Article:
You are not special; wear your mask.
Is it annoying? Sure. Is it doable? Absolutely.
Doctors across social media are making posts disproving the theory that you don’t get enough oxygen when wearing your mask. Alberta gets bitterly cold in the winter. So cold in fact that we’ll wrap layers of scarves and clothing around our necks and face to help keep us warm. Has anybody died of scarf-induced hypoxia this winter?
As pointed out in a tweet from popular blogging site Scary Mommy, “In the U.S. women go back to work engorged in nursing bras, wearing adult diapers, maternity pants over healing c-section scars, and heels on swollen ankles because maternity leave is an afterthought. But please, tell me how enraged you are about wearing a mask in Costco.”
People, and not just in the U.S., are throwing toddler akin tantrums when asked to put on their face masks in public. They’ll throw things from their carts and scream at employees in shops about how a facemask won’t protect them from the virus anyway. To those people: you are missing the point.
When you wear a facemask the main intention isn’t that it will prevent you from catching COVID-19. The point of wearing a facemask is helping to protect others from you, to provide a barrier between your mouth and nose and the air around you. By wearing a mask, you reduce the droplets that you release into the air.
If you are asymptomatic you may not know you have COVID-19, however wearing a mask will help protect others around you.
Does wearing a mask replace the need for social distancing and vigorous hand washing? Absolutely not. It is extremely important to keep up with these health practices in addition to wearing a mask.
Our province, our country is not immune from facing a second wave of the virus. It is time to step up and be responsible.
In a June 29 tweet, Alberta’s Chief Medical Officer Dr. Deena Hinshaw reiterated, “No event, community or region of the province is immune from the virus. Simple acts like wearing a mask when out in public, washing your hands regularly, and staying home when sick is the best way to protect yourself, and everyone around you from #COVID19AB.”
I think that for the most part we are privileged in Alberta because compared to the rest of the world our deaths and active cases due to COVID-19 are relatively low. But then I stop to think about how many people are suffering from this incredibly contagious virus and remind myself that it is selfish for me to go run errands in the city without my mask.
Why should I expect retail workers, or grocery store clerks or anybody who is working in close contact with strangers right now, to wear a mask if I won’t?
Sure it’s irritating, and everyone has reached their threshold of tolerance for this pandemic and then stepped over it some more, but do you want to be the reason somebody else gets sick? The reason they will never go home to their loved ones again?
Francene Bailey from Hartford, Connecticut in the U.S told her story to the Washington Post in May. She recounted how she caught COVID-19 and did everything in her power to isolate from her family, including her mother who lived in the same house as Bailey.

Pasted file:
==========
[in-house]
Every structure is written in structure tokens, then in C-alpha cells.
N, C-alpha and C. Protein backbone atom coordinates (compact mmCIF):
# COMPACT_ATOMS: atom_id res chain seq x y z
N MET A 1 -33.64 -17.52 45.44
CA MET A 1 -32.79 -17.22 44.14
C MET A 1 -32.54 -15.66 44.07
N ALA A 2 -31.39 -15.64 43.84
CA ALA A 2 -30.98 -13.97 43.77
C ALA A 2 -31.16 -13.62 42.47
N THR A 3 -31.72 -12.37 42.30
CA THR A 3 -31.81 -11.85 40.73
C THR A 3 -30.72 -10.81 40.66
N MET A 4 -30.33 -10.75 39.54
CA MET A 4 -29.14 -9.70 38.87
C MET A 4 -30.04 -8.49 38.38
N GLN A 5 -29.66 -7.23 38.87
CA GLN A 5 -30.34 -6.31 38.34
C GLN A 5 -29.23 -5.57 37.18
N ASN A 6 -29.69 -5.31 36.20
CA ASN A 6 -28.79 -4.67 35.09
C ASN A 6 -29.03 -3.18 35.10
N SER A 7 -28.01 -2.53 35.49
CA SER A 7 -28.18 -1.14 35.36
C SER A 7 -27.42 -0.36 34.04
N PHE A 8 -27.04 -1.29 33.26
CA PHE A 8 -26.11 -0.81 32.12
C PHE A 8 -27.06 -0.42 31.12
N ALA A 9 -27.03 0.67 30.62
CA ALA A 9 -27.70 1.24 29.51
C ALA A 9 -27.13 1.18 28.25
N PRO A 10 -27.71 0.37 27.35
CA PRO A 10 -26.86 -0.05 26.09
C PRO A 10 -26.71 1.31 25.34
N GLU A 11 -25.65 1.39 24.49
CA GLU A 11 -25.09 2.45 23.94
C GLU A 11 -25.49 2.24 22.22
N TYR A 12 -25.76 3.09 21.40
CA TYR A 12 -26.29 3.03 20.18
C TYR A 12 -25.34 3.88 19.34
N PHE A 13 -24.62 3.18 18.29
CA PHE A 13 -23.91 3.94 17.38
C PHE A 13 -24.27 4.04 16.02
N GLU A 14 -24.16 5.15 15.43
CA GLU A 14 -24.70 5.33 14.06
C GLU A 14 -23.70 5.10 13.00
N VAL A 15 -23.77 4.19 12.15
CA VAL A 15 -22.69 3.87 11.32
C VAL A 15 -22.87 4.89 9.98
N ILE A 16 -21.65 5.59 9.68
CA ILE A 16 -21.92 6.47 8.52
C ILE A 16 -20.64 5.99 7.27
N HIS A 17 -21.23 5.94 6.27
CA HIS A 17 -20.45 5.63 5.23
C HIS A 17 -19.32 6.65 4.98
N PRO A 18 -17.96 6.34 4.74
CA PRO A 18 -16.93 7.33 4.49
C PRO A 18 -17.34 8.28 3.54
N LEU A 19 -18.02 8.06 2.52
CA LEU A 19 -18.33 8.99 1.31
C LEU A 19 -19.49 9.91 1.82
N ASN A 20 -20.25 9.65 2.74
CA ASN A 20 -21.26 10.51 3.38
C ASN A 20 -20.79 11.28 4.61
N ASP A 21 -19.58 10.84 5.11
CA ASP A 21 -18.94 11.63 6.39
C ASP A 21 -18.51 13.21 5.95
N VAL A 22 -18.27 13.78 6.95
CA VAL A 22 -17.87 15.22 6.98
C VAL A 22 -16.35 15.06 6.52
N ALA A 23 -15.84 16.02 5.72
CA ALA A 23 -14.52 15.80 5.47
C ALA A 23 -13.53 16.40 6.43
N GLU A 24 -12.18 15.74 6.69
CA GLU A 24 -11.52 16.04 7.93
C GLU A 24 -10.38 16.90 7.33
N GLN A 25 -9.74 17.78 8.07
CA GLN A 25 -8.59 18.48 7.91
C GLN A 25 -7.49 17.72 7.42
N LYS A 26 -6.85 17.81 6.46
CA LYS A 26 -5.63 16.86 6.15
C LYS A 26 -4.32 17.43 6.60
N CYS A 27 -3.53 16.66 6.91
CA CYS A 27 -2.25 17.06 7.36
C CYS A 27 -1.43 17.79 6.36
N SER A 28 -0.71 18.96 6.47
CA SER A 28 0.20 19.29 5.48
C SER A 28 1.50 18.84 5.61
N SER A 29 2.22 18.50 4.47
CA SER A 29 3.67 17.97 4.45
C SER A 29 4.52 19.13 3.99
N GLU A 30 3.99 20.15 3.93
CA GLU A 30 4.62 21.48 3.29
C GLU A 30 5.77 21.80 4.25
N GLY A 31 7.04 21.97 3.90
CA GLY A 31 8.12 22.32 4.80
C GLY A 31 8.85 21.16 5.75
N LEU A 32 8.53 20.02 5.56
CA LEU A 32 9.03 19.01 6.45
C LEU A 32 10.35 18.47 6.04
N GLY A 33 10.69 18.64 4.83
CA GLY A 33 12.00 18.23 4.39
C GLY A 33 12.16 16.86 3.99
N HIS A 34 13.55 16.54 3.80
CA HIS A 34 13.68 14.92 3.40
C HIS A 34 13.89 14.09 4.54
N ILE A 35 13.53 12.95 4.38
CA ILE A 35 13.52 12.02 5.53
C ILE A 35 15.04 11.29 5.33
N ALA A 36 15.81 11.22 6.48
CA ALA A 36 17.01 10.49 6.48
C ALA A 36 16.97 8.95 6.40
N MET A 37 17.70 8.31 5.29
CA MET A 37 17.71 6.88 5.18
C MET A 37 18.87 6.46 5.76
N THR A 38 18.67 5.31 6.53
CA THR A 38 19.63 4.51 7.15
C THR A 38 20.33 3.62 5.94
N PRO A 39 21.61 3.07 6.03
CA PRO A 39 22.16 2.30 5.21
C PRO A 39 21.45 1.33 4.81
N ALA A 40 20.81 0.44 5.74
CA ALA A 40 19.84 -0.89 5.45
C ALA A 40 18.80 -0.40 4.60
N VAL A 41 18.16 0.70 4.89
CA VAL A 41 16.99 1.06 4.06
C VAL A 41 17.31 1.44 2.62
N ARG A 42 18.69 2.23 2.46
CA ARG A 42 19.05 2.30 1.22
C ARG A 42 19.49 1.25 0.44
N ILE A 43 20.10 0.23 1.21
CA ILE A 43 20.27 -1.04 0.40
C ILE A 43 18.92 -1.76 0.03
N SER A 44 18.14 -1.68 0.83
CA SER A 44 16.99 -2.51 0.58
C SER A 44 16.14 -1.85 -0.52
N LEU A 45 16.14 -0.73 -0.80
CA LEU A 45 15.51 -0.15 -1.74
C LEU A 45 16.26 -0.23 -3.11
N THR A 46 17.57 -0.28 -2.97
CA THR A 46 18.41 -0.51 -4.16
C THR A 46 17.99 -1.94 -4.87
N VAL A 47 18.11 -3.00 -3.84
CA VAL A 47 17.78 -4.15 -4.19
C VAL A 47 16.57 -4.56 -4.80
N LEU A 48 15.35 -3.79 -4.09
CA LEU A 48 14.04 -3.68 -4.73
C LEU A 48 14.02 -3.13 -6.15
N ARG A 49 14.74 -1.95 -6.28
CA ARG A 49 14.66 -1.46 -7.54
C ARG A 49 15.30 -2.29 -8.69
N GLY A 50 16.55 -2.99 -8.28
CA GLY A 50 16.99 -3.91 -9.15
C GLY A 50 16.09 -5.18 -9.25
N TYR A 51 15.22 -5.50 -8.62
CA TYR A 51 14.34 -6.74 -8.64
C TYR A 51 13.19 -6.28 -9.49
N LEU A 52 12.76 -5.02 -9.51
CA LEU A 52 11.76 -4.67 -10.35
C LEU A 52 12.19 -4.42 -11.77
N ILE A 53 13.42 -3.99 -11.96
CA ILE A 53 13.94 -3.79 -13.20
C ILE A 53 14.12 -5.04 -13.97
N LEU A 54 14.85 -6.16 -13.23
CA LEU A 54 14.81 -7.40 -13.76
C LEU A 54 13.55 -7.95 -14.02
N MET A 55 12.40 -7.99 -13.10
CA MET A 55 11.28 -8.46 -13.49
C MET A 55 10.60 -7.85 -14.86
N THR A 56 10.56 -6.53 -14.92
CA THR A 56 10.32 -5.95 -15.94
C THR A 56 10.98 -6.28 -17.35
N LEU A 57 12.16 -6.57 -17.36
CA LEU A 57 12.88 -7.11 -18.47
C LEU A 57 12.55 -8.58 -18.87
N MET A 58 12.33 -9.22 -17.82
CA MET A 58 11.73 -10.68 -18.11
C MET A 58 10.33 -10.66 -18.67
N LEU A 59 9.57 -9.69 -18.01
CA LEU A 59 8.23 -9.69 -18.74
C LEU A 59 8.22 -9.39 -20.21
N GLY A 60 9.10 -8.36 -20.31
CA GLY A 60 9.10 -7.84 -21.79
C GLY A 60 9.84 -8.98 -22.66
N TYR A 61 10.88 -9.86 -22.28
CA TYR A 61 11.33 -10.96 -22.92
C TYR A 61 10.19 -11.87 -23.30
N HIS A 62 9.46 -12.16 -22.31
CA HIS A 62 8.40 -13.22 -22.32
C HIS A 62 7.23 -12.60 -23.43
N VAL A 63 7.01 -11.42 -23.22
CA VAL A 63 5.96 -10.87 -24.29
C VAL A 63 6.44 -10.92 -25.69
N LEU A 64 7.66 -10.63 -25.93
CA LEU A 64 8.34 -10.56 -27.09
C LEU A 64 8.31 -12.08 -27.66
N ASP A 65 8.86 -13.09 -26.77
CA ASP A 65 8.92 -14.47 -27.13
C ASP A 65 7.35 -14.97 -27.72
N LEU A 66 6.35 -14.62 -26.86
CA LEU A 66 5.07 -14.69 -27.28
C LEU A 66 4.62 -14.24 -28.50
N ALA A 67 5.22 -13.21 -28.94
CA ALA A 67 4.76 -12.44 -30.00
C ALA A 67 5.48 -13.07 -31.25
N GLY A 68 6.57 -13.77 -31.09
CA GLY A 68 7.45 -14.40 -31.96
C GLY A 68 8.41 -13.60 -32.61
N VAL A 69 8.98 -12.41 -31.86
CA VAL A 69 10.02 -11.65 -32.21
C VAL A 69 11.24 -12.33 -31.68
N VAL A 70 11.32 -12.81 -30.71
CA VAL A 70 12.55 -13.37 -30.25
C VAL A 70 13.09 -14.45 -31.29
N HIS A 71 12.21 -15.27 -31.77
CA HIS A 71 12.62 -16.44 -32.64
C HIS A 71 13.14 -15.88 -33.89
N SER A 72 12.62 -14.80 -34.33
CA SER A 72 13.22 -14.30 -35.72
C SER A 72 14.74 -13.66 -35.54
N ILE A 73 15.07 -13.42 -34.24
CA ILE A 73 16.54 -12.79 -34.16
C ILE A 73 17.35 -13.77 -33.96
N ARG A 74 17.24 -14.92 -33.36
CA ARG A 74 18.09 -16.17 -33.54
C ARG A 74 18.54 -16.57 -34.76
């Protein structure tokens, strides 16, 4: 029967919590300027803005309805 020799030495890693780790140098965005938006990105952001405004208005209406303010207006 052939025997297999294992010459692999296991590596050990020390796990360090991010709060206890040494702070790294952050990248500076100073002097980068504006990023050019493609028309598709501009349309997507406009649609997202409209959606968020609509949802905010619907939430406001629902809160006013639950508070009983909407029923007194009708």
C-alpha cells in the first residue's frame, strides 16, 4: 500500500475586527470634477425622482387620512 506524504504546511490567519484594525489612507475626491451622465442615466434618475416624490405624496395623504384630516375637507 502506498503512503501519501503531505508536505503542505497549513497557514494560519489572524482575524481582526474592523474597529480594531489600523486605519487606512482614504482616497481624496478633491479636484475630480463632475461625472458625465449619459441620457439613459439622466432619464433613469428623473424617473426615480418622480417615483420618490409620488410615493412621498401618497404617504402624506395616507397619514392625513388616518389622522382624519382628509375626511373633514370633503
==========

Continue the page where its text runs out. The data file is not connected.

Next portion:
One day after not seeing her family for so long, and not being able to sleep because of the pain she was in from the virus, Bailey had a panic attack.
“I took off running because I wanted to find air. I went downstairs, and I kind of tripped over my slippers. My mom heard me, and she came to the bottom of the stairs. I was gasping and sobbing. I couldn’t talk. She told me: ‘Take off your mask. Let the air in,’” Bailey said in the article.
That moment, one single moment, of her hugging her mom was all it took. Her mom caught the virus and passed away just days later.
Bailey’s pain through her words is palpable. Wearing a mask is what helped protect others, and she told her story to the world to remind people that this virus isn’t some over-sensationalized flu.
Others who have tested positive for COVID-19 are reaching out on social media to explain how getting sick with COVID has taken away months of their lives. Not because they can’t go out and enjoy themselves, or because their plans have been thrown for a loop by the pandemic. Because they are debilitatingly ill and unable to function as they once could, regardless of their age or physicality.
In a tweet by Dani Oliver, that has been shared almost 125k times, she explains that there are support groups popping up all over the Internet for those with COVID because the symptoms are wide, and terrifying to deal with alone; and with little to no concrete answers on what will help.
From extreme tachycardia (high heart rate), severe chest pain, tremendous amounts of fatigue, GI problems, nausea, constant shortness of breath to neurological symptoms including delirium and hallucinations; Oliver and others all over the world are experiencing COVID-19 first hand.
To reiterate, I believe it is selfish to discount the experiences of those who have dealt with COVID-19 on a greater scale than we have. It is selfish to call this pandemic a hoax, not to mention extremely disrespectful to all the families who have lost loved ones to the virus.
I don’t wear a mask because I like it. I wear a mask because I am empathetic, because it is tested and shown to reduce the likelihood of spread of the virus in public. And nothing is a guarantee, but even if it only helps a little, even if it prevents just one person from getting sick, isn’t it worth the hassle? I sure think so.